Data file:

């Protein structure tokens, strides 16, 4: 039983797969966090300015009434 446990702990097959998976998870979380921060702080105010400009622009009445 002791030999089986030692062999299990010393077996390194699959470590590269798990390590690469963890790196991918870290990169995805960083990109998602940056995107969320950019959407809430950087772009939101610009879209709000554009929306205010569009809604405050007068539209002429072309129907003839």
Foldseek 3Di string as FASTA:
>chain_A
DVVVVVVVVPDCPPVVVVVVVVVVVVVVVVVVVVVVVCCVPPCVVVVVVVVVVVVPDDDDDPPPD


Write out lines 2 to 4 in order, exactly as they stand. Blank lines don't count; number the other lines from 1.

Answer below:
Foldseek 3Di string as FASTA:
>chain_A
DVVVVVVVVPDCPPVVVVVVVVVVVVVVVVVVVVVVVCCVPPCVVVVVVVVVVVVPDDDDDPPPD